As Ginny is delivering her statement — which also defended her skipper while acknowledging his shitty sexist comment, in defiance of Amelia — Mike Lawson is making a statement of his own to the bickering, slumping Padres.

“I gave my life to this game,” TV Jake Taylor tells his troops. “We’re gonna shock the world — with a pretty girl in the dugout.”

So the Padres take the field again, and this time they play well, coming together at just the right time. Ginny is excited as hell for her team’s strong play, and her drumroll-on-the-railing reaction — coming just as baseball fans were beginning to dry their tears after Jose Fernandez’s death — felt like an accidental, touching tribute.

Ginny celebrates

Rest in power, Jose.

Unfortunately, the Padres’ improved play wasn’t good enough for the front office, and this fashionable gentleman will be taking over as the interim manager.

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You know how you can tell he’ll connect with his millennial players and, unlike his predecessor, know about internet stuff?

Because dude has a faux-hawk!

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Well played, sir.

After setting up that both Amelia and Mike Lawson are super-single, the episode ends with Mike saddling up to the bar next to Amelia, who’s drinking a glass of red wine alone. The power agent closes her computer, which means shit’s on. They’re probably gonna bone, is what the show’s trying to tell us. It’s predictable and not a terribly promising sign for Episode 3.

What kind of “Pitch” was this? 

This “Pitch” was a 0-1 curveball that betrayed a growing confidence in one’s deep repertoire but also a potentially predictable approach.

Reality Check 

There wasn’t a whole lot of baseball in “The Interim,” which is likely because of the enormous cost of shooting scenes in a place like Petco Park, as showrunner Kevin Falls mentioned on his appearance on the Ringer Baseball Podcast.

But there were some baseball-adjacent scenes that rang false. Again, as always, these are ridiculously small nits to pick, but that’s the format, hombre. Deal with it.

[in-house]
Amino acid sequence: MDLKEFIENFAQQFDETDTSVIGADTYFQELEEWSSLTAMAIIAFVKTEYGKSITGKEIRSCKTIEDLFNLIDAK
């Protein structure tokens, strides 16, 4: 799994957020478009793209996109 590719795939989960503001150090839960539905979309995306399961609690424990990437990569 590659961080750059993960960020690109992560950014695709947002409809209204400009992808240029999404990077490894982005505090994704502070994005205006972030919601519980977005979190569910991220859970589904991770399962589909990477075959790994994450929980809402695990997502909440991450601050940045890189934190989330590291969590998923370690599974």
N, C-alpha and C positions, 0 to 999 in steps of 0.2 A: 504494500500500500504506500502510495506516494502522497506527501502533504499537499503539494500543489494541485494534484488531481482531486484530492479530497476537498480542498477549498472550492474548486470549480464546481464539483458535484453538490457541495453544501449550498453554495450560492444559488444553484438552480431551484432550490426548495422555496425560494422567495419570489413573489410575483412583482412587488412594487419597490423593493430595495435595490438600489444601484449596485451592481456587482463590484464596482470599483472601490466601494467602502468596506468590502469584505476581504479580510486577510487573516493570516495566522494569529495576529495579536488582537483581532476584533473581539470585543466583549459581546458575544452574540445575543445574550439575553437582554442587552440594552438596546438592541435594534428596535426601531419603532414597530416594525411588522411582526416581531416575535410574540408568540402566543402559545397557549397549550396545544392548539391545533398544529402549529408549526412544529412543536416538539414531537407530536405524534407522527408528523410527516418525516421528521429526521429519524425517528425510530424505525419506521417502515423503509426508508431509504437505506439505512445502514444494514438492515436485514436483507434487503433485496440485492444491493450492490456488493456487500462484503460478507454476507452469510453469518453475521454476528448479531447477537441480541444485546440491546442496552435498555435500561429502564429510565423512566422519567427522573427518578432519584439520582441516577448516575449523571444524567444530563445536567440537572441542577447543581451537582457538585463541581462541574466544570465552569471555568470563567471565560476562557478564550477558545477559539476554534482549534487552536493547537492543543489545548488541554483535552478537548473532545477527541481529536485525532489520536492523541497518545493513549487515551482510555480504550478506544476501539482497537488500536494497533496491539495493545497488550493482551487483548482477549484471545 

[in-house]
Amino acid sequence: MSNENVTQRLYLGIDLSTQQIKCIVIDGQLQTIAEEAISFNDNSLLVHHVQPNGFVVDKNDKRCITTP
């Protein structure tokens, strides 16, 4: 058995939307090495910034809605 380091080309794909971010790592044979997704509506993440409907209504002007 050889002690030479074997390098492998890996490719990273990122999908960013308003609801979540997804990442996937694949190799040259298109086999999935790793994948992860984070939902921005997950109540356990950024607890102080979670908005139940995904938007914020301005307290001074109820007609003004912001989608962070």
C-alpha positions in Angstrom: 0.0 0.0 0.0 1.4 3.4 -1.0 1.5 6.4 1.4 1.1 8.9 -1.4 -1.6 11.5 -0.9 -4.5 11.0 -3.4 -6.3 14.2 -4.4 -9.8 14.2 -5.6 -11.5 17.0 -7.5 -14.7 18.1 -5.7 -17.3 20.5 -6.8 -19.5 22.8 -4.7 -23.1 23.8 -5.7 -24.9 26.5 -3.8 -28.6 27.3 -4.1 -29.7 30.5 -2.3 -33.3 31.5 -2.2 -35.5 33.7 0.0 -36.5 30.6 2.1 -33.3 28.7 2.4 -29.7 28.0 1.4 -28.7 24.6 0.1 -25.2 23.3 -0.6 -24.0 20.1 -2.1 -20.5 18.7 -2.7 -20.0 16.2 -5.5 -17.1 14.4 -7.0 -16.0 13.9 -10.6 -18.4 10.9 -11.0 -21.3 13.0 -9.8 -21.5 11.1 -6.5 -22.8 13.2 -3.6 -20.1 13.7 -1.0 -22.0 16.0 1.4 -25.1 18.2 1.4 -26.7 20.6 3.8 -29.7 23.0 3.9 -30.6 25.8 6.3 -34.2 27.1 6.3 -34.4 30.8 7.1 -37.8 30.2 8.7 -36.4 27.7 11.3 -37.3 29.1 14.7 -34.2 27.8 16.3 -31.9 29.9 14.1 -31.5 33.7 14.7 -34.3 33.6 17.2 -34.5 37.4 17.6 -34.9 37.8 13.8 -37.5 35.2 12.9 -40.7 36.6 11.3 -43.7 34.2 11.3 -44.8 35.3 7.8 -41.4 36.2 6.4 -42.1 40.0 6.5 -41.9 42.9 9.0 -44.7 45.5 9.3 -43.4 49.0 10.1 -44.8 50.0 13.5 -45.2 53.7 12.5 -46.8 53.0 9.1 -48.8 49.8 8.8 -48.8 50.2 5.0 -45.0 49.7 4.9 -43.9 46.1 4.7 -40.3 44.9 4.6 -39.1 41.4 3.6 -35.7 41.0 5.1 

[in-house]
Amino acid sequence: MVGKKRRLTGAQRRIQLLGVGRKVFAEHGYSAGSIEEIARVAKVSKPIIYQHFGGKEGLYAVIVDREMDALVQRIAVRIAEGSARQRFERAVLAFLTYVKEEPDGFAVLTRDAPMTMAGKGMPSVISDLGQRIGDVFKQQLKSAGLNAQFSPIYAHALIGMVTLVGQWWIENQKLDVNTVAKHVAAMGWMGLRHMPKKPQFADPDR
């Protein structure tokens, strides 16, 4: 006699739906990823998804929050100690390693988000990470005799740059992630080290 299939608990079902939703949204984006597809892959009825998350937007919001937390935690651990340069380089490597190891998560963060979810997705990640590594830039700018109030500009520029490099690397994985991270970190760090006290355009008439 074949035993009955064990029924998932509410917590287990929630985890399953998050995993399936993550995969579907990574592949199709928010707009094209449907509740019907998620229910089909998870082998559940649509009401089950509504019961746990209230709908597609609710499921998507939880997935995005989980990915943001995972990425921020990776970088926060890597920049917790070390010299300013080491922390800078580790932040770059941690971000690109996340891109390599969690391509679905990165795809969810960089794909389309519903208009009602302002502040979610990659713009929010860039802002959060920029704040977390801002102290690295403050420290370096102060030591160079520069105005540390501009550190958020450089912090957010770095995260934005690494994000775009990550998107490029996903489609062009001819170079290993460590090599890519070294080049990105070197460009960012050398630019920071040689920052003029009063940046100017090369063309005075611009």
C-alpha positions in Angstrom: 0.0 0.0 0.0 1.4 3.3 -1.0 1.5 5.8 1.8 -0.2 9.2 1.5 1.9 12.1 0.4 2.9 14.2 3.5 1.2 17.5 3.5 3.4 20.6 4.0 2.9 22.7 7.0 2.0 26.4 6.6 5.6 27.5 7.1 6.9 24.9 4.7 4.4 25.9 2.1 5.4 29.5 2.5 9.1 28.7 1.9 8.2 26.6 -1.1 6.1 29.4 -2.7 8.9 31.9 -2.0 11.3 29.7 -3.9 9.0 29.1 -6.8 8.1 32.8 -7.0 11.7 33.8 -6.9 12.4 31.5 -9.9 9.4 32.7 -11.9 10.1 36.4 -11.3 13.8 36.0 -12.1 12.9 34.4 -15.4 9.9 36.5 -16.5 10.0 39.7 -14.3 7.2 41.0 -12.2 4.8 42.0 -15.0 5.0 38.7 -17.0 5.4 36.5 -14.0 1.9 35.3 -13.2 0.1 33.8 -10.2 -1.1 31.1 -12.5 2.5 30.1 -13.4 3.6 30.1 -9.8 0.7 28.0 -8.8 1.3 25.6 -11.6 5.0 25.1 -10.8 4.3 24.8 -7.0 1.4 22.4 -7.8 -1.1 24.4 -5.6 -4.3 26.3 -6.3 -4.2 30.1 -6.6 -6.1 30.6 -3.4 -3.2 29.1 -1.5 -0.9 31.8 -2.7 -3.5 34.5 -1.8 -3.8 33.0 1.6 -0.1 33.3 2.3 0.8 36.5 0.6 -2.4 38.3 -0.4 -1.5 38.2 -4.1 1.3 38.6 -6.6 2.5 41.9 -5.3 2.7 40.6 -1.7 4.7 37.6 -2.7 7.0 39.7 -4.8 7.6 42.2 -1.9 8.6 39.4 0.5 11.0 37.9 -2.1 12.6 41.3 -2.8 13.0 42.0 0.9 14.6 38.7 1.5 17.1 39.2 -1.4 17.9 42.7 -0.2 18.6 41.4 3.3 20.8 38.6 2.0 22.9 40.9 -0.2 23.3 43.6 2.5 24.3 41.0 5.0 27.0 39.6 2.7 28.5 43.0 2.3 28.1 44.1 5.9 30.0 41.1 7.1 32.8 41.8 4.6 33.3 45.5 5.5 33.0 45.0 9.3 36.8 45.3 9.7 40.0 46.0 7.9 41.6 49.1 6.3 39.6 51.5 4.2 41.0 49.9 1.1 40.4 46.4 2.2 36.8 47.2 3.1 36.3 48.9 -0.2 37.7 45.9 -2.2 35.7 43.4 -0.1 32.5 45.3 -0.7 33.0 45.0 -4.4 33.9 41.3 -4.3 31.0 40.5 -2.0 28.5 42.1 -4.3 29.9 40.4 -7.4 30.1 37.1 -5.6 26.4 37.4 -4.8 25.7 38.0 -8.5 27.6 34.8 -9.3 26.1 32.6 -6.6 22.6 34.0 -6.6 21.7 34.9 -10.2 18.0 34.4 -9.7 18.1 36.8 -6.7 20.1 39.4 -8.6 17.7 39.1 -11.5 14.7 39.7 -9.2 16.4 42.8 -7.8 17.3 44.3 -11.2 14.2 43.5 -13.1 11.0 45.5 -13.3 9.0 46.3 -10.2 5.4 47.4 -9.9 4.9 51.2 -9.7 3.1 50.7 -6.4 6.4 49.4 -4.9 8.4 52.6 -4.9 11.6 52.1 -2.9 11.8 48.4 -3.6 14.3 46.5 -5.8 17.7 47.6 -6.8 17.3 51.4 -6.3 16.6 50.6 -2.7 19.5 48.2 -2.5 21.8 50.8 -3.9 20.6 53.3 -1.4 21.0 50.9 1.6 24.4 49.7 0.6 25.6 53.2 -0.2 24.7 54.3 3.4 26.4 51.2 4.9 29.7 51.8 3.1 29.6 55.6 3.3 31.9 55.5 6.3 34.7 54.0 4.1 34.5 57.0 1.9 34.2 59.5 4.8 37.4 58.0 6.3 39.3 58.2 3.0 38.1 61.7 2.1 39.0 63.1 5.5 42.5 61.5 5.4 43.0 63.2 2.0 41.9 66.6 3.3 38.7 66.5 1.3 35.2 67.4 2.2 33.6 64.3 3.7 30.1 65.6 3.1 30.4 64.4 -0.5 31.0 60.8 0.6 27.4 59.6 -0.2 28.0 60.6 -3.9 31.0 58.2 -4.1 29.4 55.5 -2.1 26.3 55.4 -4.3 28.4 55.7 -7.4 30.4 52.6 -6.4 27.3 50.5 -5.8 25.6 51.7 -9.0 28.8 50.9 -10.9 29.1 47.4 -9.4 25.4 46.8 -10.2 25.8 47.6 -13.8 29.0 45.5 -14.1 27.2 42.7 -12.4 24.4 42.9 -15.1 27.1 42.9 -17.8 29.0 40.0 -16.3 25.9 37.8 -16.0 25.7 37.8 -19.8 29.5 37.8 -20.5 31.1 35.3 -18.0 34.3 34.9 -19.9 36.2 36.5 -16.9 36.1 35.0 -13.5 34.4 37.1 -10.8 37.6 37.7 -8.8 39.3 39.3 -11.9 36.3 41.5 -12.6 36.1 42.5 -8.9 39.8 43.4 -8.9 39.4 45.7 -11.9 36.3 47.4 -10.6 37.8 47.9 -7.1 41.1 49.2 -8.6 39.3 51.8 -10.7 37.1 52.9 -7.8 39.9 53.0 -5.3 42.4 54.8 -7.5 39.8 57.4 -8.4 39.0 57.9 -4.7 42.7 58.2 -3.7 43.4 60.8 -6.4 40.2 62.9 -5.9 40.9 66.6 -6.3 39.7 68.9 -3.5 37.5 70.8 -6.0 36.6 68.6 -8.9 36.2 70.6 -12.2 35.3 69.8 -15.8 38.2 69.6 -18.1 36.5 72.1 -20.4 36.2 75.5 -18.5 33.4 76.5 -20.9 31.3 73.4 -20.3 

Early on in the episode, Mike and Ginny sit down on the bus to go over her second start, which we saw at the end of the pilot episode.

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“You waved me off 17 times last night,” Mike tells his battery mate. “That’s 16 times more than anyone else has this season.”

I’ve been playing non-coach-pitch baseball for roughly 21 years and I’ve never heard the phrase “waved off.” You don’t “wave off” a catcher, you shake them off. Because, you know, you’re literally shaking your head. Not waving your arms like a referee after a missed field goal.

I see this scene and wave it off, because it is stupid.

One of the bigger side stories of Episode 2 features Padres centerfielder Blip Sanders, who is in the middle of a horrific slump and in need of some help from the lucky Grandmaster Flash T-shirt he picked up at a concert in the ’80s.

Turns out it got washed and the thing basically disintegrated! Oh no! It can’t be washed! It’s old as shit! T-Shirt Care 101, people.

Well, Blip’s wife Evelyn tries to make it up to him by building him up with some dirty talk and sexy time.

Ha! This is nonsense for two reasons: first off, this is what Mike Trout looks like:

I’m not saying he’s ugly, exactly. But I would not say he’s the most handsome man in the big leagues. That’s Brian Dozier’s hair, obviously.

Secondly, and more to the “Reality Check,” point: Blip does not blanche at her calling him the most well-rounded centerfielder in the big leagues — he scoffs at hearing his wife finds Mike Trout more attractive. Dear “Pitch” writers: Blip obviously should have known she was just making shit up when she said he was a better player than Mike Trout, not that he was less attractive than the Millville Meteorologist. If you’re going to have Evelyn have a big-league crush, don’t make it on the one player who literally is a more well-rounded centerfielder than Blip Sanders!

If I was writing this episode, I’d have Evelyn call Blip the second-most well-rounded centerfielder in the majors, and the second best-looking man in the National League behind the obvious No. 1 choice:

White dreads for the win!